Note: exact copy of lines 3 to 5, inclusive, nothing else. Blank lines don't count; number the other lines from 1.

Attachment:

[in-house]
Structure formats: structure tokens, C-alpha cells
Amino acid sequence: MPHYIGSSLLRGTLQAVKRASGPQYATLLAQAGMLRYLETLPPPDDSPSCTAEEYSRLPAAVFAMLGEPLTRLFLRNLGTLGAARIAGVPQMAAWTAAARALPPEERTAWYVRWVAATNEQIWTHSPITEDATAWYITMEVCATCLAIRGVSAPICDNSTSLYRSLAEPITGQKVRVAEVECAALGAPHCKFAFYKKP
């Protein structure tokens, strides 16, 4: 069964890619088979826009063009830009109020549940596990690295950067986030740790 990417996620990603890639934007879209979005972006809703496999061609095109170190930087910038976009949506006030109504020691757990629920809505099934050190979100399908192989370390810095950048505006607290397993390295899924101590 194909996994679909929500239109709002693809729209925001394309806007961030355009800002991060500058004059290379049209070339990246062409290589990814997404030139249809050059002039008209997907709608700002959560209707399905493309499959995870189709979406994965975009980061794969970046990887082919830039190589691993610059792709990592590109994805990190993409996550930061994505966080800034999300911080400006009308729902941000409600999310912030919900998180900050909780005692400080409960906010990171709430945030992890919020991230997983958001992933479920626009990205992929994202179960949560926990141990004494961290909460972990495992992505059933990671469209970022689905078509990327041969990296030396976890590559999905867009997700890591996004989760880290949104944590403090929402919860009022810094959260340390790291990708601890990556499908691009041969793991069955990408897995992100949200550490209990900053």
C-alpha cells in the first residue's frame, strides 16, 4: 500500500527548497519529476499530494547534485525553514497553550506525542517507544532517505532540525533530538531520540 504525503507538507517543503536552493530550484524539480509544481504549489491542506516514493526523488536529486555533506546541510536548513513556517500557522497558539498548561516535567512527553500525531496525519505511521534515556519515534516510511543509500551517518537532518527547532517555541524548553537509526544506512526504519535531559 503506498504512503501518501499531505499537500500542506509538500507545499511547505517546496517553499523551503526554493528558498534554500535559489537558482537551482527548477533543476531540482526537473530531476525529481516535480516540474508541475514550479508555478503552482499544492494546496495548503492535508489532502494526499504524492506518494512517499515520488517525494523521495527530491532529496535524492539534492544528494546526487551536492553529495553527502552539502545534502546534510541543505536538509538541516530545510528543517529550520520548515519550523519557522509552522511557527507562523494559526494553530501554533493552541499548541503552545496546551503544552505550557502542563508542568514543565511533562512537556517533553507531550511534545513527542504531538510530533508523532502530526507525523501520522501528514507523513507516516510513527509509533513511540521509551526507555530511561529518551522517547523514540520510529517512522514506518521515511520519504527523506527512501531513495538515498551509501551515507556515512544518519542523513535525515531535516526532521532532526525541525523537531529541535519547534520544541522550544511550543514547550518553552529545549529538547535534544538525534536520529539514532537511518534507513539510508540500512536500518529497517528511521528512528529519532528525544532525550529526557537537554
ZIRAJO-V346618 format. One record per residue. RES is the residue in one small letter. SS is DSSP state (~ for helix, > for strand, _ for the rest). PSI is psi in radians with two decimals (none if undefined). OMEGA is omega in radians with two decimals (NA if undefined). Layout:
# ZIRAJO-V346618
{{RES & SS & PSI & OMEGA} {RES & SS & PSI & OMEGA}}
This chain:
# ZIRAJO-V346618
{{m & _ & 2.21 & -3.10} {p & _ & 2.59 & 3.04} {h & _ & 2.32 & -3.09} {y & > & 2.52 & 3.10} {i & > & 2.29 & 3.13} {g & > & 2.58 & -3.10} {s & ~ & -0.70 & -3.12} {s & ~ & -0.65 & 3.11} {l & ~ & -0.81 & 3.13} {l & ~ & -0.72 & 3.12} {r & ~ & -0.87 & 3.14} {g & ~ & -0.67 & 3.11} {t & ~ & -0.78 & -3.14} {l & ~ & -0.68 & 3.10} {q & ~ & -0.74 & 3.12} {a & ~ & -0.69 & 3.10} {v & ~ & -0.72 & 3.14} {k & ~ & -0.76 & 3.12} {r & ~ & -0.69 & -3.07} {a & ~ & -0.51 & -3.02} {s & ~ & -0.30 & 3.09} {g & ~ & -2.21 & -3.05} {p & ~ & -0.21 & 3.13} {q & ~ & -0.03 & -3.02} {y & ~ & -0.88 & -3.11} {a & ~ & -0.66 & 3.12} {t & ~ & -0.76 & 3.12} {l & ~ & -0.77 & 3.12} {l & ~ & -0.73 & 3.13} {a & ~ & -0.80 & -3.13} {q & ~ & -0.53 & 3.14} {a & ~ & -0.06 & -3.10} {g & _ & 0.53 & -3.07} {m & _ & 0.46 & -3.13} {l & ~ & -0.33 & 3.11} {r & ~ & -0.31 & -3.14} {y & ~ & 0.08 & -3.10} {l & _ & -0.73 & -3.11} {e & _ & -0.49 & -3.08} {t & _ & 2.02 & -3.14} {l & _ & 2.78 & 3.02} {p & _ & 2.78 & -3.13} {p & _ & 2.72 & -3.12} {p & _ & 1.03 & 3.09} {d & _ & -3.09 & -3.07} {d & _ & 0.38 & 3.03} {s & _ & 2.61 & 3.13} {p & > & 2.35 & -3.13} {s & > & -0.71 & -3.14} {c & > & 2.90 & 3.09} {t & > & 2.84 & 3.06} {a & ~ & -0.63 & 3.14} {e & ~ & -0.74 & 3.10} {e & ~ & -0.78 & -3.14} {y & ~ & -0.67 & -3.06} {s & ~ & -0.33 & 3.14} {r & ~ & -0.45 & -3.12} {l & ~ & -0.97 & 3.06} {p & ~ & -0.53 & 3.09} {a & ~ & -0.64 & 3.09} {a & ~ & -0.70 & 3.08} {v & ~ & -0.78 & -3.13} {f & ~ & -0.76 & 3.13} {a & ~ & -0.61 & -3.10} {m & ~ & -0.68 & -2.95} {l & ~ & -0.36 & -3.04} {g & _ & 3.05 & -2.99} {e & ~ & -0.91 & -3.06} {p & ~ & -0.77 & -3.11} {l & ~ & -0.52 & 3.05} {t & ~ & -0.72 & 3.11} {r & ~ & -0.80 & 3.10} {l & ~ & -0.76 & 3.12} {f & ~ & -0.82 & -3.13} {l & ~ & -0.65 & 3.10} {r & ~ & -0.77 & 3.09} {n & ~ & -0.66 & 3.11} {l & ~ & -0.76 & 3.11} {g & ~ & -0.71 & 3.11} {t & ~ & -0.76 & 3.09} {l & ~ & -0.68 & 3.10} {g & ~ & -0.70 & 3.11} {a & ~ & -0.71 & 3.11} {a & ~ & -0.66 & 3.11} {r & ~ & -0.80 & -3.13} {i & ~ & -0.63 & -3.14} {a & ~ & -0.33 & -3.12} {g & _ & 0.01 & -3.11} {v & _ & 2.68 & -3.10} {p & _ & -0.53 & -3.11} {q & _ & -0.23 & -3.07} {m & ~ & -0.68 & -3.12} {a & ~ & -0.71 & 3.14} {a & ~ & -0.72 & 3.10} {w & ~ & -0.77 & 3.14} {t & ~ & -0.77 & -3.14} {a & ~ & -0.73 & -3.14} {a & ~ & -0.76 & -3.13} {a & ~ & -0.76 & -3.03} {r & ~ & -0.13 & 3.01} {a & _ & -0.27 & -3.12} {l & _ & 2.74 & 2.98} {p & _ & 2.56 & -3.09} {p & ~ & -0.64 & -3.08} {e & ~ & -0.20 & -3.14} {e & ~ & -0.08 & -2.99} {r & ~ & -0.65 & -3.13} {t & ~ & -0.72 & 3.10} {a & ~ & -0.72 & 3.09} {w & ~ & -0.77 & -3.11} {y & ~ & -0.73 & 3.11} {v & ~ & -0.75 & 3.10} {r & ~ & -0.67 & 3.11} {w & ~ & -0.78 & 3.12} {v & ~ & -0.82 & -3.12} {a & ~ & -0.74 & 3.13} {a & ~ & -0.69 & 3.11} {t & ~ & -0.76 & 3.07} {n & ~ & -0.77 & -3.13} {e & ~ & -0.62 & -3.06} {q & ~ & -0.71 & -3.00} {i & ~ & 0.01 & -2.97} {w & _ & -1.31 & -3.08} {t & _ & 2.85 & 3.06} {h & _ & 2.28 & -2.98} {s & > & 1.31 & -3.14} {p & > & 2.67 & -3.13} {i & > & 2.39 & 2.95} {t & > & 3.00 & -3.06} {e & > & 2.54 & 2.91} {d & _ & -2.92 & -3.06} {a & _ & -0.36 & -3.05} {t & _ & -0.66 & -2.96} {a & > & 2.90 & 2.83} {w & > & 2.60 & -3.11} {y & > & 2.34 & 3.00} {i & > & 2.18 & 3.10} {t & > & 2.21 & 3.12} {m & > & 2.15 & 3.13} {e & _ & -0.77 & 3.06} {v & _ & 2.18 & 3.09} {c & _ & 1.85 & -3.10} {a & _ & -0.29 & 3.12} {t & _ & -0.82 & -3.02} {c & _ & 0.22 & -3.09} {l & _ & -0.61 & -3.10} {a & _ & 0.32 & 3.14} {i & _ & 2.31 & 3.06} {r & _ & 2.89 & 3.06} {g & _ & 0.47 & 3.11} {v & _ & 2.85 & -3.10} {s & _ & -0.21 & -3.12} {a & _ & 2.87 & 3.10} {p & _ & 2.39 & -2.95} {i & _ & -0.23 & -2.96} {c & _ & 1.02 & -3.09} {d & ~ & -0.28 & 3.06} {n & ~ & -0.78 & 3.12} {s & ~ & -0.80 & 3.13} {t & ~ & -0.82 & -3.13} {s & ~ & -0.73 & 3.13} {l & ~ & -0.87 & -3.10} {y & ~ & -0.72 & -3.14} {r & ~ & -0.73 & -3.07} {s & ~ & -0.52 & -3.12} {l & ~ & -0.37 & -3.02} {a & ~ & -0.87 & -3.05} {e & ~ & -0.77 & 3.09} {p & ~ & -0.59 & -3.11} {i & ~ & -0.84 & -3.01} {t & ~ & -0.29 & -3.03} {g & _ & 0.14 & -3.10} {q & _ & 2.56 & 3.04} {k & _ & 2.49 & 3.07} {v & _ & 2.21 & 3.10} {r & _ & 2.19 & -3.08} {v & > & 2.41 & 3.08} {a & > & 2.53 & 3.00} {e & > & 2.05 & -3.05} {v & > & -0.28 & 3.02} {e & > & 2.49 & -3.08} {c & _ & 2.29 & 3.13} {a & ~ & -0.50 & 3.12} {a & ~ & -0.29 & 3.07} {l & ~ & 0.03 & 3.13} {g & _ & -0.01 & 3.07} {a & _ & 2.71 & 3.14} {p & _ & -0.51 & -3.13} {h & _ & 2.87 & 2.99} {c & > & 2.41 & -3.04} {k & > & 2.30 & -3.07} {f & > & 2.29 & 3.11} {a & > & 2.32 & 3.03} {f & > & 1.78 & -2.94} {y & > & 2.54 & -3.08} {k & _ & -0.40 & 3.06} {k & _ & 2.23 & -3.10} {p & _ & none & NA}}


Amino acid sequence: MPHYIGSSLLRGTLQAVKRASGPQYATLLAQAGMLRYLETLPPPDDSPSCTAEEYSRLPAAVFAMLGEPLTRLFLRNLGTLGAARIAGVPQMAAWTAAARALPPEERTAWYVRWVAATNEQIWTHSPITEDATAWYITMEVCATCLAIRGVSAPICDNSTSLYRSLAEPITGQKVRVAEVECAALGAPHCKFAFYKKP
């Protein structure tokens, strides 16, 4: 069964890619088979826009063009830009109020549940596990690295950067986030740790 990417996620990603890639934007879209979005972006809703496999061609095109170190930087910038976009949506006030109504020691757990629920809505099934050190979100399908192989370390810095950048505006607290397993390295899924101590 194909996994679909929500239109709002693809729209925001394309806007961030355009800002991060500058004059290379049209070339990246062409290589990814997404030139249809050059002039008209997907709608700002959560209707399905493309499959995870189709979406994965975009980061794969970046990887082919830039190589691993610059792709990592590109994805990190993409996550930061994505966080800034999300911080400006009308729902941000409600999310912030919900998180900050909780005692400080409960906010990171709430945030992890919020991230997983958001992933479920626009990205992929994202179960949560926990141990004494961290909460972990495992992505059933990671469209970022689905078509990327041969990296030396976890590559999905867009997700890591996004989760880290949104944590403090929402919860009022810094959260340390790291990708601890990556499908691009041969793991069955990408897995992100949200550490209990900053």
C-alpha cells in the first residue's frame, strides 16, 4: 500500500527548497519529476499530494547534485525553514497553550506525542517507544532517505532540525533530538531520540 504525503507538507517543503536552493530550484524539480509544481504549489491542506516514493526523488536529486555533506546541510536548513513556517500557522497558539498548561516535567512527553500525531496525519505511521534515556519515534516510511543509500551517518537532518527547532517555541524548553537509526544506512526504519535531559 503506498504512503501518501499531505499537500500542506509538500507545499511547505517546496517553499523551503526554493528558498534554500535559489537558482537551482527548477533543476531540482526537473530531476525529481516535480516540474508541475514550479508555478503552482499544492494546496495548503492535508489532502494526499504524492506518494512517499515520488517525494523521495527530491532529496535524492539534492544528494546526487551536492553529495553527502552539502545534502546534510541543505536538509538541516530545510528543517529550520520548515519550523519557522509552522511557527507562523494559526494553530501554533493552541499548541503552545496546551503544552505550557502542563508542568514543565511533562512537556517533553507531550511534545513527542504531538510530533508523532502530526507525523501520522501528514507523513507516516510513527509509533513511540521509551526507555530511561529518551522517547523514540520510529517512522514506518521515511520519504527523506527512501531513495538515498551509501551515507556515512544518519542523513535525515531535516526532521532532526525541525523537531529541535519547534520544541522550544511550543514547550518553552529545549529538547535534544538525534536520529539514532537511518534507513539510508540500512536500518529497517528511521528512528529519532528525544532525550529526557537537554